Water flow meter by Rola-Chem


LifeTime Supporter
Jan 23, 2008
Burbank, IL
Anybody here use the rola-chem water flow meter. I was reading about people using the blue-white brand one and it was $80. Picked up a new rola-chem on EBay for $39 (1 1/2" model), can't wait to see how well it works. Seems like it's the same as the others I have seen of similar design.


Platinum Supporter
LifeTime Supporter
Dec 18, 2007
Murrieta, CA
Coming out of the commercial service end for 25 years, I never bought the Rola Chem flowmeter. One reason, they use the same rubber cone washer to seal that the chlorinators use. I exclusively use the feeders though. The issue we see with them is that the washer is just not consistent when it comes to not leaking. The Blue White is far superior as it uses a flat rubber gasket. Good luck with and make sure you don't over drill the hole.


Well-known member
Feb 20, 2008
The Rola-Chem doesn't seem as solid as the Blue-White but it does have less tendency to clog. I haven't had either one of them leak.

Pay very close attention to the inlet and outlet run distances outlined in the installation guide to get accurate readings. Placing it right after a valve or elbow, etc. will get you very inaccurate readings.


LifeTime Supporter
Jul 4, 2011
I am in the market for a flowmeter as I have recently installed a variable speed pump. The rola chem seems attractive as it will read to a lower flow than the blue-white, 20 vs 40. If anyone has an updated experience with these two brands, could you post your thoughts?

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Mod Squad
TFP Expert
LifeTime Supporter
May 19, 2010
Tucson, AZ
If you want a good accurate flow meter, then the FlowVis is what you want.

The 2 mentioned in this thread usually have an accuracy of 10% of the highest rated flow. Since they are 100 GPM meters, the accuracy of the reading is +/- 10% or 10gpm ... that is a 20 gpm range.

The FlowVis seems to be much better than that and can integrate into an existing check valve or can be used when a check valve is needed. They are certainly not cheap though.

EDIT: That said, there is usually no need to actually know the flow rate. It can be estimated fairly well based on your plumbing details and pump pressures if desired. Why do you think you need to know the flow rate?


LifeTime Supporter
Jul 4, 2011
Thanks for the reply. I'm sure I don't really understand the issues involved, but have looked at a bunch of threads re estimating flow rate based on tubing diamter, bends, filter pressure and vacuum to calculate total head. I think most pools like mine, in ground pool/spa combo, wind up around 50 to 60. I reviewed the Jandy flow charts, which I also probably don't fully understand, and am trying to calculate the flow/rpm needed for my Jandy Stealth epump 2.0 to turn over the pool, which is 32000 gallons. I figured a flow meter would be an easy shortcut to get a real flow rate for any given speed. With all that said, since I have an overflow pool/spa combo, I may need to run it at a fairly high speed just to keep the spa overflowing. Or -- side question -- do some folks run the pool only for x hours per day to get turnover and chlorination, and then run the spa for a shorter period to turn over the water and have that chlorinated? would that ultimately be a more efficient model than running the pool/spa all the time at a higher speed?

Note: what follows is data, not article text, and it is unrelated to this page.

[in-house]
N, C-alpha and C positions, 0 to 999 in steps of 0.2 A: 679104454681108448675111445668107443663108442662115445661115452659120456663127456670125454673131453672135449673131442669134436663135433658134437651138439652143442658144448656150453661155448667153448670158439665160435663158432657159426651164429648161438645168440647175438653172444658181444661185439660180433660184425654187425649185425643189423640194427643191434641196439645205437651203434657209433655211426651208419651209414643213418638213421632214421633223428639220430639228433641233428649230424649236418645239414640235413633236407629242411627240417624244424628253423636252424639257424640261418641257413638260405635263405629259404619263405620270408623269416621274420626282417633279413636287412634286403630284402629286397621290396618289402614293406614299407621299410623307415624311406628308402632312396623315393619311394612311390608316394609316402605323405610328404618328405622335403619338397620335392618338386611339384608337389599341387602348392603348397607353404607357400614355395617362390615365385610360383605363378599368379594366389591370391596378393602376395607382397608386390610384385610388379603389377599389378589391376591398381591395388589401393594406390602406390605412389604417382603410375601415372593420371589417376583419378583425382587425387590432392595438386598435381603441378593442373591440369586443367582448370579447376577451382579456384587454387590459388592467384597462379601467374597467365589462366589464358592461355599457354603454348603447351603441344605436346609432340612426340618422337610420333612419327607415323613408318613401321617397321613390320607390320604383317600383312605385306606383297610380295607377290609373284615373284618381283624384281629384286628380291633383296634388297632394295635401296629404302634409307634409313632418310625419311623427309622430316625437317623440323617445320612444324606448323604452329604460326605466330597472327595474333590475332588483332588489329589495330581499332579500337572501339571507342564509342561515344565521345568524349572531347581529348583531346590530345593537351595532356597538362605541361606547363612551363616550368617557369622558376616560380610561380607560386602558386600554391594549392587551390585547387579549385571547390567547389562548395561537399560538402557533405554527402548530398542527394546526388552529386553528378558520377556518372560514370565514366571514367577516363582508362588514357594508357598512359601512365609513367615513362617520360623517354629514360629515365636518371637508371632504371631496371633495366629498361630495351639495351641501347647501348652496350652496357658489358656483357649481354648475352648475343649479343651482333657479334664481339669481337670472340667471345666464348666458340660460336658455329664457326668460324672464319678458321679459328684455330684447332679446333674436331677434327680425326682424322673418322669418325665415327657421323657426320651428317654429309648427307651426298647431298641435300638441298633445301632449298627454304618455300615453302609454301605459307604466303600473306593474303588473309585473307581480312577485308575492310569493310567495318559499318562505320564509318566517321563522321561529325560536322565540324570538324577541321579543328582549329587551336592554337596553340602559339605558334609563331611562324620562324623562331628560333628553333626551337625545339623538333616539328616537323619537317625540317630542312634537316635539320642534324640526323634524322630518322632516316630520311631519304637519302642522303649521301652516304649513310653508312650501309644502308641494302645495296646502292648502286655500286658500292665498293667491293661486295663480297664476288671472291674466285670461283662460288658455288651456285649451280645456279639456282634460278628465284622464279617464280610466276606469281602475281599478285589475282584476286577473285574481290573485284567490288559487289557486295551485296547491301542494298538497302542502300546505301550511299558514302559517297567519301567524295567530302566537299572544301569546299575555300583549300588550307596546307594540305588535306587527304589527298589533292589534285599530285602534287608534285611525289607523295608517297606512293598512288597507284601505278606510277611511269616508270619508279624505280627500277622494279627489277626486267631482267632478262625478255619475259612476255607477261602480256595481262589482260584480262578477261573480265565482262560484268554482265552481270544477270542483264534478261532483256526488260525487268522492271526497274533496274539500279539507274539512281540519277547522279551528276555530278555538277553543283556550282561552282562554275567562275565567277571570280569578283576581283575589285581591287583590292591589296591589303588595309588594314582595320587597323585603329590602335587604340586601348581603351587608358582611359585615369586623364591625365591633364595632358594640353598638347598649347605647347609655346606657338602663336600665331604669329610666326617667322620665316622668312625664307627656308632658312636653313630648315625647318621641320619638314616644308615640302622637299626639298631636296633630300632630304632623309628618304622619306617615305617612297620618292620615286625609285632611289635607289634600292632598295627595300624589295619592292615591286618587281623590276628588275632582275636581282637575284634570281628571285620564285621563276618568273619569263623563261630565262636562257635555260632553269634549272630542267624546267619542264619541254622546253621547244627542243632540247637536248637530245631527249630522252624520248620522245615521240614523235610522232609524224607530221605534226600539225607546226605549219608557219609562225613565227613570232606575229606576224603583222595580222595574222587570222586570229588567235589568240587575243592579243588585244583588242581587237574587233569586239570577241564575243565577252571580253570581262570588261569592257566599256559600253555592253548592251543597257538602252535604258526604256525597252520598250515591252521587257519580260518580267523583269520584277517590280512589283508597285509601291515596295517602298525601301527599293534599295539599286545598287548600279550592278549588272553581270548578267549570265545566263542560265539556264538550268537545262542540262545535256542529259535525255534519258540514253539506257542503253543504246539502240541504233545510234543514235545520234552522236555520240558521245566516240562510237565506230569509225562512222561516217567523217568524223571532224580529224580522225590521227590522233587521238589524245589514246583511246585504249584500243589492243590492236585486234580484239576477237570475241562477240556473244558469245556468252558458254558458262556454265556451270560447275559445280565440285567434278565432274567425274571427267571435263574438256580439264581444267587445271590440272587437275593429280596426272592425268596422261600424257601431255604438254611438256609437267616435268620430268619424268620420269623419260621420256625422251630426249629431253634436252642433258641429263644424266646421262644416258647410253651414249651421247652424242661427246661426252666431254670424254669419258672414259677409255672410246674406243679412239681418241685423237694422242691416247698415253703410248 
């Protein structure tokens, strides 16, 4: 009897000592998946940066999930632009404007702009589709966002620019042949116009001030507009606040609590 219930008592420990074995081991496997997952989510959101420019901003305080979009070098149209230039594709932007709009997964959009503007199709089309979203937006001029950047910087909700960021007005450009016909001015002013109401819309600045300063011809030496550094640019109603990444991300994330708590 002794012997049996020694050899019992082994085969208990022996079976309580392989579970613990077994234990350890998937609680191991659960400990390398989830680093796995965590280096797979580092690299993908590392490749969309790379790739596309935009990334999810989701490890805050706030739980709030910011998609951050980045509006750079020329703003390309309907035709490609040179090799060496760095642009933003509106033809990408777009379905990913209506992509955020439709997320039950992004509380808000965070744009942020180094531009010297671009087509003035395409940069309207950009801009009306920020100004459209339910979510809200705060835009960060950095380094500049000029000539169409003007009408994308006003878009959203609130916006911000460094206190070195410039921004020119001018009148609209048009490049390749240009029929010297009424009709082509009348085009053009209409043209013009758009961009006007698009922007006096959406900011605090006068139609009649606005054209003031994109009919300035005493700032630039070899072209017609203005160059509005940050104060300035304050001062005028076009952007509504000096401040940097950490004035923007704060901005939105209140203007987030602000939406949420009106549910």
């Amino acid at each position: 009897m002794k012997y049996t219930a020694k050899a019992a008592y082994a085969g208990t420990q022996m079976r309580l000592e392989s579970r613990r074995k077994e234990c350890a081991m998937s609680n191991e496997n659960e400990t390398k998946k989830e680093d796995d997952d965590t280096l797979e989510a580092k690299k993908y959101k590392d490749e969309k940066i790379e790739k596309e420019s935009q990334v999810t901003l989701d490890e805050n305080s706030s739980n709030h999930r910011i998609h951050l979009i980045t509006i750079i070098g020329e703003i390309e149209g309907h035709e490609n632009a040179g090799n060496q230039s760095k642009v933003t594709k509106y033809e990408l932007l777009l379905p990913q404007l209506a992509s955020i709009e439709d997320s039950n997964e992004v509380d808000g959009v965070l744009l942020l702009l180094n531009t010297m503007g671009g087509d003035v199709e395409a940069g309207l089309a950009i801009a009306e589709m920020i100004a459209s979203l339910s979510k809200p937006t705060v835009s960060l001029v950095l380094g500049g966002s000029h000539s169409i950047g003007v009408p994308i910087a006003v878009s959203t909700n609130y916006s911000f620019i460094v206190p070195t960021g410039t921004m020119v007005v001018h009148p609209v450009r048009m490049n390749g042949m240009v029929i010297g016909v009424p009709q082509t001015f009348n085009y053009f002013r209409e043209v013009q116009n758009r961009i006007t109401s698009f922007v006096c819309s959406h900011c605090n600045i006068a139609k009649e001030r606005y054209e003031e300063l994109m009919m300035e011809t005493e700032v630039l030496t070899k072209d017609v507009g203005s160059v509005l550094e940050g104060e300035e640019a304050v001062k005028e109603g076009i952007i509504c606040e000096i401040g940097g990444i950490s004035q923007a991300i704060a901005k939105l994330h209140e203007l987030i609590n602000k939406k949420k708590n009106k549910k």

TFP Expert
LifeTime Supporter
May 10, 2010
SW Louisiana
Turnover really is a poor benchmark to use for proper level of circulation, but is handy in estimating correct sizing for a pump when under construction. Need for filtering will vary considerably from pool to pool depending on a number of factors (type of debris, use, shape, weather, circulation patterns, etc.) So instead of worry about turns per day or any such thing, it is much better to start at some X hours per day and judge if the water is remaining clear, if skimming action is removing surface debris, etc. Then keep turning that down until you start to notice issues, and bump it back up plus a little safety margin, and that is the amount of time you need to run your pump.

ps speed for a variable speed pump, can be set at a minimum level that provides effective skimming and circulation